How do you fix that problem?

Simple. You just have to do it. If you are a creative person and you have an idea, you have to just go for it. No matter who’s telling you what to do or where to go, you have to make hat decision for yourself and do what you’re passionate about. Instilling change is what is going to make these types of professions more of a normality and acceptable. 

What is it that you want to get into after you get your master’s?

My number one goal is to be able to tell stories. I want to be a creative writer and I want to be a novelist. However, I also want to potentially go into the field of teaching as well. The educational experience I’ve had at Rowan has honestly changed my life, and I want to be able to do that for others as well. 

Can you talk about your experience at Rowan and how it has changed your life?

The most important thing that I have experienced at Rowan was the sense of community. In high school, I was pretty much one of the only writers. As soon as I came into this department, I realized that I wasn’t alone.

I met so many friends and so many amazing people that gave me opportunities to learn, grow, and experiment with what I can do as a writer. That sense of fellowship and community is what makes everything seem more fun.

Was Rowan your first choice? Why did you come here?

Rowan was my first choice because of my family. My mom went when it was Glassboro State. The location is also close to home which is a positive. Before coming to school here I’ve also been on campus many times for summer camps and school events; Rowan felt like a second home.

Did you know your major coming into college?

Absolutely. I knew from the start that I wanted to be a Writing Arts major. Originally, I was thinking about engineering. However, in high school, I realized that writing is just my passion. I quickly realized even though I could make a little bit more money somewhere else, I wanted to to do something that I loved to do.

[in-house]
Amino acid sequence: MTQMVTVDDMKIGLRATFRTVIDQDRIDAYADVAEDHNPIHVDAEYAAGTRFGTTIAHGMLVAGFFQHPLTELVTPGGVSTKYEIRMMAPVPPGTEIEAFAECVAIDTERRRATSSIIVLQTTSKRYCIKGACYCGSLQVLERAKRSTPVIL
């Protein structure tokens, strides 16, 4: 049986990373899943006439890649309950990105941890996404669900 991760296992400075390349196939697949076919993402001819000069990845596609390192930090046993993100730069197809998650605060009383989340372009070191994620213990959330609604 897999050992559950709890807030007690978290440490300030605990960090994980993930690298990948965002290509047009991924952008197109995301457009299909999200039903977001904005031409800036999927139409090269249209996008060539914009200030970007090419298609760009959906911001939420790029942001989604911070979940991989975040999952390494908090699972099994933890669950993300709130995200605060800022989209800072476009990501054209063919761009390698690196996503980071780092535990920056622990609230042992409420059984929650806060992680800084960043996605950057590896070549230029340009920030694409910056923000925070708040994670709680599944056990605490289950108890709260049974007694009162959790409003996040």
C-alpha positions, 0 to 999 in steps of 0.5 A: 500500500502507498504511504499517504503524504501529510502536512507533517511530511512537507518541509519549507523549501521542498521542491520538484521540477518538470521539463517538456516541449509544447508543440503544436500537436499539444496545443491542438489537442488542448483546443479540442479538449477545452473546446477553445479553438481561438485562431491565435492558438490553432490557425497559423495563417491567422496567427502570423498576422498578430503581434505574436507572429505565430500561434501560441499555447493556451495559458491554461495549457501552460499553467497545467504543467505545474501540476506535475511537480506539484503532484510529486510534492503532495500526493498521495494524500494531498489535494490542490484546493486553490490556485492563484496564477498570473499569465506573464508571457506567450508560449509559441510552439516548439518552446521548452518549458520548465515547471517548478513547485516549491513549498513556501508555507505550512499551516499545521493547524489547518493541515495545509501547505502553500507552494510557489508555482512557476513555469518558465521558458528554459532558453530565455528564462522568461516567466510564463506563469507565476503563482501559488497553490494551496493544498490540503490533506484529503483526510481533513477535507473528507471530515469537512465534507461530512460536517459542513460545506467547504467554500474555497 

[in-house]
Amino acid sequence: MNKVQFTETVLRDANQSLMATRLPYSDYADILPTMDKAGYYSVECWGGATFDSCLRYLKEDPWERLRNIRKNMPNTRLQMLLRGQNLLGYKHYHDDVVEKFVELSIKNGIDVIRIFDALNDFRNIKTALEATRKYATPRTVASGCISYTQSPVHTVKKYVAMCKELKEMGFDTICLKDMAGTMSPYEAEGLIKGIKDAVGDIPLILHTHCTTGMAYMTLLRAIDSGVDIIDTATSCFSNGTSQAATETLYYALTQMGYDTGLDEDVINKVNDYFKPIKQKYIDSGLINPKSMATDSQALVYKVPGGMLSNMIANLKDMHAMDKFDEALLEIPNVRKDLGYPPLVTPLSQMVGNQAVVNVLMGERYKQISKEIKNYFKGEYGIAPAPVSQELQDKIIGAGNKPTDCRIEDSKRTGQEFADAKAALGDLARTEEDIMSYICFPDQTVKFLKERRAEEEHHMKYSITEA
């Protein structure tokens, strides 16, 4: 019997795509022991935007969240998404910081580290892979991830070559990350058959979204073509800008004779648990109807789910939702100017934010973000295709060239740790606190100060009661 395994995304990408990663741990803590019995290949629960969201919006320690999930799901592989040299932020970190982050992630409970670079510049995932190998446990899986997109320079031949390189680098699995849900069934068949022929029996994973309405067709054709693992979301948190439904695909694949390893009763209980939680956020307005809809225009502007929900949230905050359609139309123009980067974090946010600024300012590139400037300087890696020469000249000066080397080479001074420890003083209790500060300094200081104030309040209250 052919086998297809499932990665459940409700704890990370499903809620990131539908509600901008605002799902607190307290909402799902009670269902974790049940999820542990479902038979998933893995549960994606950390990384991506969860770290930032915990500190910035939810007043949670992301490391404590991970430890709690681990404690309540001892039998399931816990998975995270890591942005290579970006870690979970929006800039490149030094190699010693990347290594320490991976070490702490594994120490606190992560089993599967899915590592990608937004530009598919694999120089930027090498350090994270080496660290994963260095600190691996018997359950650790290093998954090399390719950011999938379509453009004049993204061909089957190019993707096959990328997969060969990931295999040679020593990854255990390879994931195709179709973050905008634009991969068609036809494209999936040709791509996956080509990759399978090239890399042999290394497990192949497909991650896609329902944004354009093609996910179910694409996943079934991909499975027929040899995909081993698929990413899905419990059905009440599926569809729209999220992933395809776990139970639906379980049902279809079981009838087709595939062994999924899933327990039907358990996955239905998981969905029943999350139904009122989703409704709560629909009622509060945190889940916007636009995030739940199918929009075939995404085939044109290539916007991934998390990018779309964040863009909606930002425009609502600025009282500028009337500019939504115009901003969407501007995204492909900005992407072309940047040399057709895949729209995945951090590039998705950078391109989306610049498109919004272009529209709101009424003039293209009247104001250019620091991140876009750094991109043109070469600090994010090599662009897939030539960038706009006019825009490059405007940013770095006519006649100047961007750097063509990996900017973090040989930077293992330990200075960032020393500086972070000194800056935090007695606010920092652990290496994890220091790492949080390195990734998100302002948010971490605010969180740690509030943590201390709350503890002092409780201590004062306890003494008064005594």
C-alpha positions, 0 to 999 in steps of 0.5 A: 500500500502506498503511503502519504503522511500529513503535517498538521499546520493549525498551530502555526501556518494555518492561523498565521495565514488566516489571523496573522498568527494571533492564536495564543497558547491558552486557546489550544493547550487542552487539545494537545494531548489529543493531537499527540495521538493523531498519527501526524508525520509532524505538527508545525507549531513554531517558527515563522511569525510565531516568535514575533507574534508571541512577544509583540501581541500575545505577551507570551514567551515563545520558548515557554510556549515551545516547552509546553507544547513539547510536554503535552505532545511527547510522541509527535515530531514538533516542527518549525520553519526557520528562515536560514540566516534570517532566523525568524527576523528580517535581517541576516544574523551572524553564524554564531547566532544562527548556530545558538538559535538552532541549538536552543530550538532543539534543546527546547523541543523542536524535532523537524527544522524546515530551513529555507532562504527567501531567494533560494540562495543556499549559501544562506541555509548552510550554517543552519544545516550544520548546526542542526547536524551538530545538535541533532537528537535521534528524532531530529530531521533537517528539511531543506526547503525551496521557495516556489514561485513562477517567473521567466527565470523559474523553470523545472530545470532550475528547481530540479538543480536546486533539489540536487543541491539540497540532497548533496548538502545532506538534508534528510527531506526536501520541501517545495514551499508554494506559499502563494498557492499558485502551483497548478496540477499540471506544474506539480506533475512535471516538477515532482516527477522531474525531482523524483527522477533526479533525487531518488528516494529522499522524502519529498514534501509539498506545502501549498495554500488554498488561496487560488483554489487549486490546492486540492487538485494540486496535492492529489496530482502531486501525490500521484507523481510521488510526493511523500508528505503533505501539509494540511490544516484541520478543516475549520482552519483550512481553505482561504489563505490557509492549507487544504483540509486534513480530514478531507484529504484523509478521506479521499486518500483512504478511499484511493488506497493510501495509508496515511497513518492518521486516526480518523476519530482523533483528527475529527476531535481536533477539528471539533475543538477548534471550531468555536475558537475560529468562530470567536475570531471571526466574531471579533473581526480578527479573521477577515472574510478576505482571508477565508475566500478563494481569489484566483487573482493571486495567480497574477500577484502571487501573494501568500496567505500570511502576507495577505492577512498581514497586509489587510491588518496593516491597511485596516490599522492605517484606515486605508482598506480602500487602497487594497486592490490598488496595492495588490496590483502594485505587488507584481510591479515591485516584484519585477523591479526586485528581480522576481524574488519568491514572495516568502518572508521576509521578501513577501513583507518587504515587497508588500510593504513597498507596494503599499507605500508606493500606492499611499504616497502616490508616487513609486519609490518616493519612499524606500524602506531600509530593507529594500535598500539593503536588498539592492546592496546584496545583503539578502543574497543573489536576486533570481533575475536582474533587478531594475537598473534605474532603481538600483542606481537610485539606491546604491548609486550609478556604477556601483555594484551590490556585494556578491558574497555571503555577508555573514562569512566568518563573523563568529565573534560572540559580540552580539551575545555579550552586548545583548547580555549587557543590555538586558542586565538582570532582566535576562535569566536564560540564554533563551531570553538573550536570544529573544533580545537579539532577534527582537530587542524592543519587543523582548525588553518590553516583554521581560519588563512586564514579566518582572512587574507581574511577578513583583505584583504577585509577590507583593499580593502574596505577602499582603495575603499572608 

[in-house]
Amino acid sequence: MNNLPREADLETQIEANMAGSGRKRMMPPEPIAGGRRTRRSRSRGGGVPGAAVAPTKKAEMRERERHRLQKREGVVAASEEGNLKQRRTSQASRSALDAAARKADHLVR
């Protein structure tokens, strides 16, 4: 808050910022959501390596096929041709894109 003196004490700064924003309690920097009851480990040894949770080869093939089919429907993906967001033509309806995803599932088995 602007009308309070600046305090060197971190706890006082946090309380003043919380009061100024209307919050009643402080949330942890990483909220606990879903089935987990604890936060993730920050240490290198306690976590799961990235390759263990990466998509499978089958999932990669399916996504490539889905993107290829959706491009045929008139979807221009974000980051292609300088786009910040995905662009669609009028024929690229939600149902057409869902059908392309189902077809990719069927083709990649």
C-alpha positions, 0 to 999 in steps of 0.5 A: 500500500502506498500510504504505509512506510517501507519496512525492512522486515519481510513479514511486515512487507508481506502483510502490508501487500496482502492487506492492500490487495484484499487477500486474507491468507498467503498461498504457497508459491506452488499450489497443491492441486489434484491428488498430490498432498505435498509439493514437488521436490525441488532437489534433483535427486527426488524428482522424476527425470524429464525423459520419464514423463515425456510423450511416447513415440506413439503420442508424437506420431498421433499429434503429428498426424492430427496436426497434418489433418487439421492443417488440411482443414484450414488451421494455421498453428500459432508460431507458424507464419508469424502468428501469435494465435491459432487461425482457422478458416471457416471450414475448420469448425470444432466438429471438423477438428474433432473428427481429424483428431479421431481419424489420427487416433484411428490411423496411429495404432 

Where does your inspiration come from?

A lot of my inspiration comes from stuff I’ve gone through in my own life. My inspiration also comes from the people around me. There are so many stories to be told with the people that you know and care about. There are even stories to be told to people you don’t know. By looking around you, you can see the stories hidden behind people’s eyes just waiting to be told; I want to be the one to tell these stories if I can.

What advice would you have to someone who’s maybe considering this major but nervous? What advice would you say to someone who’s concerned if it’s going to be the right career fit?

To those who are really unsure about it, trust me. I’ve been flipping a coin trying to figure out if this is something I want to do. If you’re nervous about going into the program, you just have to trust yourself. Being creative is not easy and because of this, a lot of people shy away from it. However, if you are creative, you have a shot of doing something like this. You just have to trust yourself. If you feel like this is a career that you can be passionate about. Just do it. What’s the risk?

Have you ever thought about getting into motivational speaking?

Oh, absolutely. I’ve been told that one of the main reasons why I wanted to do writing was because people say that I have a way with words. I feel like I want to use that to my advantage. The ability to craft words is a blessing and a curse. 

Do you have a favorite writer and favorite genre?

I will say as of right now one of my favorite writers is Stephen King because I love his prose and style. But with this specific genre I’m looking into, I’d have to say that my favorite writer is either Neal Stephenson or Jeffrey Cranor. My favorite genre is definitely magical realism or science fiction.

Can you talk a little bit about the relationship that you have with your professors and the mentorship that they have given you?

Out of every single education system I have been through, I think this is the one where I’ve had the best relationships with every single one of my professors. I have not had a professor that I haven’t liked. The professors here feel like big parts of your support system. They’re the people that are going to guide you to a career and every single professor I’ve had has led me to where I am right now. They all have given me the motivation to keep going. 

See our video with Eric here:

Like what you see?


Story by:
Natalie DePersia, senior public relations major

Facebook Comments Box